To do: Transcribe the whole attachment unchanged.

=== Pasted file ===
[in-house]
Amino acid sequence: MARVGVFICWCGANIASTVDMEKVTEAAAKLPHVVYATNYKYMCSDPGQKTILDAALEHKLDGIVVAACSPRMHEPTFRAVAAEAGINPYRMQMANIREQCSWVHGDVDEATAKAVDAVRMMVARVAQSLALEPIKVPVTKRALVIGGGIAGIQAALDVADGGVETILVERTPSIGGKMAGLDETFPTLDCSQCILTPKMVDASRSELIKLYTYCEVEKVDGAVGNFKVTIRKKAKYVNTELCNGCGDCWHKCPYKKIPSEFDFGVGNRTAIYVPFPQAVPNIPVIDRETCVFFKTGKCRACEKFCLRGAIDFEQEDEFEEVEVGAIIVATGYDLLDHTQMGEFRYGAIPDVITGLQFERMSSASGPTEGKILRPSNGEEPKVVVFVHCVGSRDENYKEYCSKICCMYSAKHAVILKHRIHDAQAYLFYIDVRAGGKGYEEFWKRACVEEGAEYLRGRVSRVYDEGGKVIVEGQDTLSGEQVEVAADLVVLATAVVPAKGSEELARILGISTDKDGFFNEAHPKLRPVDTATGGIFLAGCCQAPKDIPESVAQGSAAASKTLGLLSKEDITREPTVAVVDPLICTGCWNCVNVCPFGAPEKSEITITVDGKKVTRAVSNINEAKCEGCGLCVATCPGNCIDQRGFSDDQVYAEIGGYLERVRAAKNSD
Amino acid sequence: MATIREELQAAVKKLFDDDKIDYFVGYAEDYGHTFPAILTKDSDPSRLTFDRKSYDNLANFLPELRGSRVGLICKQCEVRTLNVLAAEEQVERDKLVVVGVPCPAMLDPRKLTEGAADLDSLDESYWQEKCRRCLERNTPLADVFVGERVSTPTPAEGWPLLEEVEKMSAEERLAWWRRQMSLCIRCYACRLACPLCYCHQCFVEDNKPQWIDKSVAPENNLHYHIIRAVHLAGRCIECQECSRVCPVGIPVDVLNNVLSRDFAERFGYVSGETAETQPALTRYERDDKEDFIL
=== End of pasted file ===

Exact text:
[in-house]
Amino acid sequence: MARVGVFICWCGANIASTVDMEKVTEAAAKLPHVVYATNYKYMCSDPGQKTILDAALEHKLDGIVVAACSPRMHEPTFRAVAAEAGINPYRMQMANIREQCSWVHGDVDEATAKAVDAVRMMVARVAQSLALEPIKVPVTKRALVIGGGIAGIQAALDVADGGVETILVERTPSIGGKMAGLDETFPTLDCSQCILTPKMVDASRSELIKLYTYCEVEKVDGAVGNFKVTIRKKAKYVNTELCNGCGDCWHKCPYKKIPSEFDFGVGNRTAIYVPFPQAVPNIPVIDRETCVFFKTGKCRACEKFCLRGAIDFEQEDEFEEVEVGAIIVATGYDLLDHTQMGEFRYGAIPDVITGLQFERMSSASGPTEGKILRPSNGEEPKVVVFVHCVGSRDENYKEYCSKICCMYSAKHAVILKHRIHDAQAYLFYIDVRAGGKGYEEFWKRACVEEGAEYLRGRVSRVYDEGGKVIVEGQDTLSGEQVEVAADLVVLATAVVPAKGSEELARILGISTDKDGFFNEAHPKLRPVDTATGGIFLAGCCQAPKDIPESVAQGSAAASKTLGLLSKEDITREPTVAVVDPLICTGCWNCVNVCPFGAPEKSEITITVDGKKVTRAVSNINEAKCEGCGLCVATCPGNCIDQRGFSDDQVYAEIGGYLERVRAAKNSD
Amino acid sequence: MATIREELQAAVKKLFDDDKIDYFVGYAEDYGHTFPAILTKDSDPSRLTFDRKSYDNLANFLPELRGSRVGLICKQCEVRTLNVLAAEEQVERDKLVVVGVPCPAMLDPRKLTEGAADLDSLDESYWQEKCRRCLERNTPLADVFVGERVSTPTPAEGWPLLEEVEKMSAEERLAWWRRQMSLCIRCYACRLACPLCYCHQCFVEDNKPQWIDKSVAPENNLHYHIIRAVHLAGRCIECQECSRVCPVGIPVDVLNNVLSRDFAERFGYVSGETAETQPALTRYERDDKEDFIL